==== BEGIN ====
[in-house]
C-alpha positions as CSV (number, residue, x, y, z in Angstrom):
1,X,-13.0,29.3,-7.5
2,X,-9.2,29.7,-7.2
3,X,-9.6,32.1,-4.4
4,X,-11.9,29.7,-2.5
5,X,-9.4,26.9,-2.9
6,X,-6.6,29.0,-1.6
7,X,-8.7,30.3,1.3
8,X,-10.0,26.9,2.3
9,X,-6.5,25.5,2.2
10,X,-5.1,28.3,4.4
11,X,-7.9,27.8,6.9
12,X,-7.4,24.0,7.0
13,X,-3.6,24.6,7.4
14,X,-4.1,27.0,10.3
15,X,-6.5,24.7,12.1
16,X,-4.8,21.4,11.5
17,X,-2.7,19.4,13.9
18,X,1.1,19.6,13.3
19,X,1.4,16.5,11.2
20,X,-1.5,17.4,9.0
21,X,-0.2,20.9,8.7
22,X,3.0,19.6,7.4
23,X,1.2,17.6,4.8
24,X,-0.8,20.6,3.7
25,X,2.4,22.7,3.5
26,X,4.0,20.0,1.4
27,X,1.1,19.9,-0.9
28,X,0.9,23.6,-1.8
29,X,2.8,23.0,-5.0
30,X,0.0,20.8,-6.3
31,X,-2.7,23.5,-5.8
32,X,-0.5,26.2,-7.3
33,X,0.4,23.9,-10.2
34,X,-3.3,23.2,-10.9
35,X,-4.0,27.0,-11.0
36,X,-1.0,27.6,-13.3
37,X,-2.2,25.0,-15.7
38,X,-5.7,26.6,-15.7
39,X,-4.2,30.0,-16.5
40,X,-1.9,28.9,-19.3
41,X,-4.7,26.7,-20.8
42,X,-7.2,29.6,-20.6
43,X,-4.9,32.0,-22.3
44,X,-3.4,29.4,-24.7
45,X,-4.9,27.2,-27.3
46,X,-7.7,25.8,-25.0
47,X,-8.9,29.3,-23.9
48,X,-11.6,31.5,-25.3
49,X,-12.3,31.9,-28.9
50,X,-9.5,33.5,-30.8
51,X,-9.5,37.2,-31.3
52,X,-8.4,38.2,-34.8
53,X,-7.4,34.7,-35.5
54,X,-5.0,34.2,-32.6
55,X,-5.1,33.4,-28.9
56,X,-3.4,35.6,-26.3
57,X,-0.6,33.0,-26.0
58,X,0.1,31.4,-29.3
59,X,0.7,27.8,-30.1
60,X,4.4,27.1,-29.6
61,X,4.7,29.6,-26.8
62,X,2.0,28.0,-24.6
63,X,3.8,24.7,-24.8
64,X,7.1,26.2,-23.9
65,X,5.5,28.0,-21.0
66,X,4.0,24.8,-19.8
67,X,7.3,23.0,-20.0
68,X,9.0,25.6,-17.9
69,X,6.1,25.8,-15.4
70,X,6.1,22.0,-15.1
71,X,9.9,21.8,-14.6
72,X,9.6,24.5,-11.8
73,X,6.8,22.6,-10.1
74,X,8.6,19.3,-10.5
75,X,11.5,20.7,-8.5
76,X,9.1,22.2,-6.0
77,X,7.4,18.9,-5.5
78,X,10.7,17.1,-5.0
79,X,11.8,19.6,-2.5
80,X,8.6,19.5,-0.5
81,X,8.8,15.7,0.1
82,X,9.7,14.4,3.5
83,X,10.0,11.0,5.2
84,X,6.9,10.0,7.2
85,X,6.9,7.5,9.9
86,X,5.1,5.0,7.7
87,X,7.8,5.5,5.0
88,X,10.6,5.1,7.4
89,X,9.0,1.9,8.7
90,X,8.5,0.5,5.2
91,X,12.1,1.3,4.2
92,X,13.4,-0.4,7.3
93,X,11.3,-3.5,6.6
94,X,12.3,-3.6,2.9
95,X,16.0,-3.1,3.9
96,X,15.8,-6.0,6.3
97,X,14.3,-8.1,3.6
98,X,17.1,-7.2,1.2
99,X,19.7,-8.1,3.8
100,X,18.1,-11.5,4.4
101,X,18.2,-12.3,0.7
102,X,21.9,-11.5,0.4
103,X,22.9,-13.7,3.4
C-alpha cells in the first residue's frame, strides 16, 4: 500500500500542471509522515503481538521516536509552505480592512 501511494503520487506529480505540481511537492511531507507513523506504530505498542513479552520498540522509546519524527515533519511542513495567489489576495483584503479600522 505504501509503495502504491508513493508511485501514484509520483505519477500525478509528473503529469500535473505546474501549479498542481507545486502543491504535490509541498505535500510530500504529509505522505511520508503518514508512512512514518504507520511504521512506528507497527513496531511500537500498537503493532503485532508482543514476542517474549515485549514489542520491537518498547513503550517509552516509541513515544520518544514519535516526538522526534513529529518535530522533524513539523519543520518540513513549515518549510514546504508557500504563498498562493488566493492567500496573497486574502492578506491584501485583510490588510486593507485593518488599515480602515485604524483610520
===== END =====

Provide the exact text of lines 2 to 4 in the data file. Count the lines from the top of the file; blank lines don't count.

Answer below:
C-alpha positions as CSV (number, residue, x, y, z in Angstrom):
1,X,-13.0,29.3,-7.5
2,X,-9.2,29.7,-7.2